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In a poem tumbling over numerous pages, H.D. writes, “too much: but this, this, this.” We’ll revel in length, experimenting with various forms of the long poem, including the sequence and the epic. To help us write our own long poems, we will read and respond to selections from Walt Whitman’s Leaves of Grass, H.D.’s The Walls Do Not Fall, Nathaniel Mackey’s “Song of the Andoumboulou,” C.D. Wright’s One Big Self, and more. How can a long poem sustain its energy? What is the role of narrative in a long poem? Supported by instructor and peer feedback, students will write a long poem of their own, at least ten pages. It’s time to get epic!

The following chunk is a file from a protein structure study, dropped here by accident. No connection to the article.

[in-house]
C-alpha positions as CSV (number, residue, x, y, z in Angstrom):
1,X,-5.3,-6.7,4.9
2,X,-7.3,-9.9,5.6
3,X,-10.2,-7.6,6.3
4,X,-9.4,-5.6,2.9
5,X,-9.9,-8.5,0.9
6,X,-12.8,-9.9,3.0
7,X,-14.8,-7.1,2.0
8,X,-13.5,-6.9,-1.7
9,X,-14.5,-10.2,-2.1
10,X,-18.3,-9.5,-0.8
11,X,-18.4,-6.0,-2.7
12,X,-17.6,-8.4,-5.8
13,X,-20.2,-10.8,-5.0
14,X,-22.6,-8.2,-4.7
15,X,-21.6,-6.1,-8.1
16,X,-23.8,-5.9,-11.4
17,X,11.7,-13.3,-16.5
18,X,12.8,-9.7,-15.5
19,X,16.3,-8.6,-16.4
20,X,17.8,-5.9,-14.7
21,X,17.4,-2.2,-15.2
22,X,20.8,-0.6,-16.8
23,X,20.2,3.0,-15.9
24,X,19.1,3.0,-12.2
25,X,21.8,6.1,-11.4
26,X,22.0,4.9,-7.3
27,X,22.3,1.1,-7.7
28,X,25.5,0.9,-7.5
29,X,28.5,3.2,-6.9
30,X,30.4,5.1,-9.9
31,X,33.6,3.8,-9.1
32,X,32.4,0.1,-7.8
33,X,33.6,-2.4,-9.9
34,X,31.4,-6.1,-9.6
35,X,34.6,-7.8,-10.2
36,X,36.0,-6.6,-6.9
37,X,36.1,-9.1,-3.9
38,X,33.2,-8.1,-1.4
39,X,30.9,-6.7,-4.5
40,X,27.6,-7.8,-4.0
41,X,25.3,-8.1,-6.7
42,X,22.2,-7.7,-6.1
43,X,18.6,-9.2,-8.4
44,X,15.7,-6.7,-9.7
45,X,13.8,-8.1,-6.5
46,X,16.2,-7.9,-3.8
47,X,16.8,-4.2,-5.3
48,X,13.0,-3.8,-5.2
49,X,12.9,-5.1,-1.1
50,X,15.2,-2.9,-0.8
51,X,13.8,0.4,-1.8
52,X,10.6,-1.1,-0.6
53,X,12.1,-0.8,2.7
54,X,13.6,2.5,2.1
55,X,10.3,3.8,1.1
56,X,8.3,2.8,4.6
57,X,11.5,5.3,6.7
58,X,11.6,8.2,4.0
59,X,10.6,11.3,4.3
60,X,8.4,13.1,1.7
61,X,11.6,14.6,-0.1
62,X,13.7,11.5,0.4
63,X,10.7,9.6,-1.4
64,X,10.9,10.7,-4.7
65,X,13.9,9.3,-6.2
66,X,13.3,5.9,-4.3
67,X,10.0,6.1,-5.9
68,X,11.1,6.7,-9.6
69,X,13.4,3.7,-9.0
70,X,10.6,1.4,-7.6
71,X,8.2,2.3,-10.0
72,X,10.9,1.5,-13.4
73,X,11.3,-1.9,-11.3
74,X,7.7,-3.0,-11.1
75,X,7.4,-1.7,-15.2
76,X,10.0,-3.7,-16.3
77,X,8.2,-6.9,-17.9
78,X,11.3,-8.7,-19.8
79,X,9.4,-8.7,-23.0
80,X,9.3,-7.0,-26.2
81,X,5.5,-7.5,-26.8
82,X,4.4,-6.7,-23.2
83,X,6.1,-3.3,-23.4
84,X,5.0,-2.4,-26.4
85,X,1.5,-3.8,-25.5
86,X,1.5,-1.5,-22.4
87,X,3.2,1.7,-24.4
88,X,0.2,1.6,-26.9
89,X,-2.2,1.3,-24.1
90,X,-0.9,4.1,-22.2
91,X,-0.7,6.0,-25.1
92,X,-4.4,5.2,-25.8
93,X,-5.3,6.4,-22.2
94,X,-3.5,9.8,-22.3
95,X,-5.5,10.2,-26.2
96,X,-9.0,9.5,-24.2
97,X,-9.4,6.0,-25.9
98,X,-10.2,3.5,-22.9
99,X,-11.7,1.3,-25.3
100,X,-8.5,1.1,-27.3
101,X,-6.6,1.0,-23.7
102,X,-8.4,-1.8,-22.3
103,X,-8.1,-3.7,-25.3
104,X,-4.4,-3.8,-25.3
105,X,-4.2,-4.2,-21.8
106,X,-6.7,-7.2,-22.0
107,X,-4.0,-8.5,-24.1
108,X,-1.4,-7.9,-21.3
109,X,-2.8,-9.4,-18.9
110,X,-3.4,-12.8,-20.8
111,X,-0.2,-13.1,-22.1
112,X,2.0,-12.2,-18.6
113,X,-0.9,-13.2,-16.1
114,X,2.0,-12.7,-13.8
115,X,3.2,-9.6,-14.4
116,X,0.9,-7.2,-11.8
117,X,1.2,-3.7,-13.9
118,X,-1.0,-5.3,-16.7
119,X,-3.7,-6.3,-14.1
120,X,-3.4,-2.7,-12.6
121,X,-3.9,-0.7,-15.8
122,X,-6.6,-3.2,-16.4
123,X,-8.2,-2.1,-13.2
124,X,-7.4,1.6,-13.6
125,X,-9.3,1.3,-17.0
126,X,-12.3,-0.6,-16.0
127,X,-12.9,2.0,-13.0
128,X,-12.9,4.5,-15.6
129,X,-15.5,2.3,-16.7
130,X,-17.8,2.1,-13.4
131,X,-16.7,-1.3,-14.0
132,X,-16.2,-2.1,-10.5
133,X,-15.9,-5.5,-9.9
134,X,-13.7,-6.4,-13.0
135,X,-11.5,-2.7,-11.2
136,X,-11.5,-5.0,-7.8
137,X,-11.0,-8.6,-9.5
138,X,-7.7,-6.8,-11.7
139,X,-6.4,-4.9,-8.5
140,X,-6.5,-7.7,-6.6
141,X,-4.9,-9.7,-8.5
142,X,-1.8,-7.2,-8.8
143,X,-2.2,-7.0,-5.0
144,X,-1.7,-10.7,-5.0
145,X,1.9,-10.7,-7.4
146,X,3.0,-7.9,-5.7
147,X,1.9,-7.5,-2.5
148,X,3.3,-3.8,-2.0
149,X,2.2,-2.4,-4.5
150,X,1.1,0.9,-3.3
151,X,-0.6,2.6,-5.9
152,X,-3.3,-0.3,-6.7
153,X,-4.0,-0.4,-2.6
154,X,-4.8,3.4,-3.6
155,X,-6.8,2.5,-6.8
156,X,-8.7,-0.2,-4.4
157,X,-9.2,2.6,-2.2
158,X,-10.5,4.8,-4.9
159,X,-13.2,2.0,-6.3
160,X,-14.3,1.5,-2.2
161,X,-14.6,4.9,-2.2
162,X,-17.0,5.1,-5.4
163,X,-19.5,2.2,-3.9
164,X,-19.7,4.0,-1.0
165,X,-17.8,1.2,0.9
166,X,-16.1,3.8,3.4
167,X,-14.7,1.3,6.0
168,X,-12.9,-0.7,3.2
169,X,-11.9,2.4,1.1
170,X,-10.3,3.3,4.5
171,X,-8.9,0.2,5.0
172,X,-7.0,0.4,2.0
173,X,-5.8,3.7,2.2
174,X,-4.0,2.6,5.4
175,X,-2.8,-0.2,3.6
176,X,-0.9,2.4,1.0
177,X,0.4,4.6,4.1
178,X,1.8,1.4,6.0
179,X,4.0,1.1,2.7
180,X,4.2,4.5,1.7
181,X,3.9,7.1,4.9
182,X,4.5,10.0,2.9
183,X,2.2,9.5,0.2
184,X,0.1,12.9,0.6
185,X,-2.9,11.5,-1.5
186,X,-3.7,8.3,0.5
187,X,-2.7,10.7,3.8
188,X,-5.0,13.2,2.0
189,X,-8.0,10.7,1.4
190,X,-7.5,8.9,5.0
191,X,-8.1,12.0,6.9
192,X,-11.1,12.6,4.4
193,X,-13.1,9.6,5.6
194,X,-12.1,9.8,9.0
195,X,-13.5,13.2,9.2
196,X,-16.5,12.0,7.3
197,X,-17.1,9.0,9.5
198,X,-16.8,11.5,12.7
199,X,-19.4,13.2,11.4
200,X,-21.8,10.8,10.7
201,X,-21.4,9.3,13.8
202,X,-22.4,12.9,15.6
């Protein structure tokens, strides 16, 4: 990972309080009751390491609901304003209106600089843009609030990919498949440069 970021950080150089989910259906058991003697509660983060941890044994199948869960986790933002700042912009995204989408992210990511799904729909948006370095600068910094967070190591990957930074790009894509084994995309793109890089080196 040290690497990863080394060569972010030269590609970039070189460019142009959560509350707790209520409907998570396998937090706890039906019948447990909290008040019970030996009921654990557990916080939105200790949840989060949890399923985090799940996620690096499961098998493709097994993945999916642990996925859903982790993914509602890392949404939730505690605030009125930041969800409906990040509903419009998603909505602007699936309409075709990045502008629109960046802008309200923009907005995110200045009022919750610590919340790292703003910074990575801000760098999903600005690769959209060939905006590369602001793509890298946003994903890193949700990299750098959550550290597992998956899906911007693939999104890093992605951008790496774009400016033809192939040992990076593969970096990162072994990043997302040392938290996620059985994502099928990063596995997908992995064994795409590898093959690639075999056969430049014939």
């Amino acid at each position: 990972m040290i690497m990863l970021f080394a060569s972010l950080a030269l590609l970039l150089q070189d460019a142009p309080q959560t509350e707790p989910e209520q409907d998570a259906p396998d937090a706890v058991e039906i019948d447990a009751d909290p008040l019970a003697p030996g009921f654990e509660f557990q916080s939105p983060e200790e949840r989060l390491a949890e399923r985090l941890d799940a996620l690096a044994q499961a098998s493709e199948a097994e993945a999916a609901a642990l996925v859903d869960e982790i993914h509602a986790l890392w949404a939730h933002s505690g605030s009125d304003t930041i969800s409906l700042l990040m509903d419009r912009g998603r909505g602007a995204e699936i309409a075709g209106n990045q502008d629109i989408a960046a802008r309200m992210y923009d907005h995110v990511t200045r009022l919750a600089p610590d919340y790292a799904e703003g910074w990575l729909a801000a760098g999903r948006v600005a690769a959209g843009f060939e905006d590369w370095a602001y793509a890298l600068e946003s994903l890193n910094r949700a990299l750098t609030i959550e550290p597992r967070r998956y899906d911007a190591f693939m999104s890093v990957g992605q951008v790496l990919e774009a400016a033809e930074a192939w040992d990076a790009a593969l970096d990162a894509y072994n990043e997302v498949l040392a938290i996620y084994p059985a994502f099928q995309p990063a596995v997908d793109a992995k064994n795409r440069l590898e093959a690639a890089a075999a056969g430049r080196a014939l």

Jane Wong‘s poems can be found in anthologies and journals such as Best American Poetry 2015, Best New Poets 2012, Pleiades, Hayden's Ferry Review, Third Coast, and others. Awarded The American Poetry Review's 2016 Stanley Kunitz Memorial Prize, she is the recipient of scholarships and fellowships from Kundiman, the U.S. Fulbright Program, the Fine Arts Work Center, Squaw Valley, and the Bread Loaf Writers’ Conference. Currently, she is a Visiting Assistant Professor at Pacific Lutheran University. Along with three chapbooks, she is the author of Overpour (Action Books).